Wikimedia Foundation's initiative to provide free mobile access to Wikipedia to users in emerging nations, also known as Wikipedia Zero, has now arrived in India. Wikimedia Foundation has tied up with Aircel for the rolling out of the project in the country.
With the partnership, Aircel users in the country will have unlimited access to Wikipedia content – m.wikipedia.org - without any additional data charges. Users will also have access to versions of Wikipedia in English, Hindi, Tamil, and 17 other Indian languages. Aircel users also get free access to zero.wikipedia.org, a text-only version of Wikipedia's mobile site.
Wikimedia Foundation's partnership with Aircel is valid for a period of 3 years. Wikimedia Foundation had first launched Wikipedia Zero project in Uganda in April 2012 with the local mobile operator, Orange. Later in 2012, the campaign was rolled out in countries namely Saudi Arabia, Bahrain and Kuwait, followed by Pakistan in May 2013 and Sri Lanka next month.
"Through our alliance with the Wikimedia Foundation, Aircel is not only making internet services reach a wider audience, but also helping to encourage and enrich the lives of our customers by offering access to knowledge and information free of cost. We are excited about this partnership and hope this initiative will benefit all our customers from various age groups,” says Anupam Vasudev, Chief Marketing Officer for Aircel.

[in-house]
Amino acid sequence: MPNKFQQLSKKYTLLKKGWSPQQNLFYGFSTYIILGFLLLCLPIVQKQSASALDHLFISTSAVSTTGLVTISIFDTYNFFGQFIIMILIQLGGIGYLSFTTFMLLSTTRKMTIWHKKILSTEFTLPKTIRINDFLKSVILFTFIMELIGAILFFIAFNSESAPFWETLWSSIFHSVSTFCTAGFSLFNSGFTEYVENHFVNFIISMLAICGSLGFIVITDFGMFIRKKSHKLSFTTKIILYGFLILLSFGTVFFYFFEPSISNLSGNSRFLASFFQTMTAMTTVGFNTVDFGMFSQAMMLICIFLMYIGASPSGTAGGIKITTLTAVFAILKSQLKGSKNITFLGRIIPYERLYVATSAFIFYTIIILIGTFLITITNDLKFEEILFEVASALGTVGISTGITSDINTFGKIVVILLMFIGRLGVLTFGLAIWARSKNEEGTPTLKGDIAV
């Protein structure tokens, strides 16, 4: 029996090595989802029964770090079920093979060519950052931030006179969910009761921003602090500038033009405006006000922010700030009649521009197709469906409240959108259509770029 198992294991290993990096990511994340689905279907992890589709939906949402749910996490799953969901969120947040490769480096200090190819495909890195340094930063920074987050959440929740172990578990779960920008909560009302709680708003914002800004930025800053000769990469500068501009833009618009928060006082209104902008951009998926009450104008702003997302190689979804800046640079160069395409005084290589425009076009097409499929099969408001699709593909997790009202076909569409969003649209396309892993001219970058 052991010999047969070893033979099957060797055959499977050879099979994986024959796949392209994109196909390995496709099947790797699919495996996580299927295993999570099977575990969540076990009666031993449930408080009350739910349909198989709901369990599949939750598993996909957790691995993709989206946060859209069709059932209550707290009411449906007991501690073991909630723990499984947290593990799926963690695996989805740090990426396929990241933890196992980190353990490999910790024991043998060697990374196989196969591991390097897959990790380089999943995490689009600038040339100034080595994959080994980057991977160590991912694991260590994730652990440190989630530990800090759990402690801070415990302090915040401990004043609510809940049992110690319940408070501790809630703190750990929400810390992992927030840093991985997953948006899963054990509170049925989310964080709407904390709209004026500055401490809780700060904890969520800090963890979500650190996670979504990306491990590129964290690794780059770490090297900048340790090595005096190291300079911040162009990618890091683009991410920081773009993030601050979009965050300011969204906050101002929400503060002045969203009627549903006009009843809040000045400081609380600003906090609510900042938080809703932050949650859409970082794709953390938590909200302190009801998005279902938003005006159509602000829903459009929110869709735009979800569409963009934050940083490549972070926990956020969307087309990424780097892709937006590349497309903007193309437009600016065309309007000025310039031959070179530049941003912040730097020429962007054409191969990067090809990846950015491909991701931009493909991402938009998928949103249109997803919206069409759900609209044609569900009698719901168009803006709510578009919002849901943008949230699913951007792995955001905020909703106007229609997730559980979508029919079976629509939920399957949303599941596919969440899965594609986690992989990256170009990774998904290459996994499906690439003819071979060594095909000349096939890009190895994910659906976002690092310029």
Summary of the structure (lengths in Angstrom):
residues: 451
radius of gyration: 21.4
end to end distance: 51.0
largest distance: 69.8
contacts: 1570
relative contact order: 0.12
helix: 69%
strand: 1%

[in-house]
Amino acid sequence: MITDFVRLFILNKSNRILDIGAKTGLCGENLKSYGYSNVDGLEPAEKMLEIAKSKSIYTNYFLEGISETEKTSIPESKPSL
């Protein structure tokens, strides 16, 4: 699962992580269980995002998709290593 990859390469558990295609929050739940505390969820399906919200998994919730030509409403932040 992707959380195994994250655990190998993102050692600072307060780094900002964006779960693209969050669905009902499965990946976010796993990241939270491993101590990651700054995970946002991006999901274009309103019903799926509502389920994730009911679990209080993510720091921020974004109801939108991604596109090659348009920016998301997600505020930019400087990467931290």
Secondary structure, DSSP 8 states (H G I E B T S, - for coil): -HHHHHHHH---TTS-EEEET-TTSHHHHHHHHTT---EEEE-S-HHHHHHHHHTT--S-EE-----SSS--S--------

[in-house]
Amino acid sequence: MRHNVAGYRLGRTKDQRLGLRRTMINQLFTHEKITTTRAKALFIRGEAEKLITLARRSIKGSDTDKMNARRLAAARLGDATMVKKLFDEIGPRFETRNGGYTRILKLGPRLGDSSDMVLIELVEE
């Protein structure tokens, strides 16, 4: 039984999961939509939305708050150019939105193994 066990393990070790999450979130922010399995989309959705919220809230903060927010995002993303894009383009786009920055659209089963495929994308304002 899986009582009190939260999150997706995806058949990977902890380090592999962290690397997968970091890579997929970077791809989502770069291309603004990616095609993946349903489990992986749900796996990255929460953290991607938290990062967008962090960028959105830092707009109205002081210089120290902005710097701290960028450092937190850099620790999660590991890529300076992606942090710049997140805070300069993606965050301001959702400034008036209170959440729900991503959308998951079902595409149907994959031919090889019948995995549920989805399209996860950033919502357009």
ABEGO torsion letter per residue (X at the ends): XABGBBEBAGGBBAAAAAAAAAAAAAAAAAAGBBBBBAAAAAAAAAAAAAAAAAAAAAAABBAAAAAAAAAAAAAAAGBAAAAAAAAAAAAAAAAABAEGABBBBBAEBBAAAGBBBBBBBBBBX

"We hail Aircel's commitment to enhancing and expanding access to free knowledge for their mobile customers. With the partnership, we extend our program to India where we potentially reach millions of people for the first time." adds Kul Takanao Wadhwa, Head of Mobile with the Wikimedia Foundation. "Aircel is one of the operators across the globe that has contributed towards expanding free access to Wikipedia Zero to 470 mn mobile users."
Wikimedia Foundation in a blog post explains the possible challenges ahead in the roll out of the initiative in India, where mobile penetration is over 70 percent and is the third largest smartphone market in the world.
“The challenge in enabling knowledge access in India is not just about distribution and cost, though; it’s also about language. India has no national language, but there are 22 recognized official languages in the country. Many Indians are not only accessing the internet for the first time on mobile, but also non-English content is becoming accessible for the first time via mobile. Hindi Wikipedia, for example, currently has 22.1 percent of page views globally coming from mobile compared to 17.3 percent for all other languages ,” says Amit Kapoor Senior Manager, Mobile Partnerships, Wikimedia Foundation.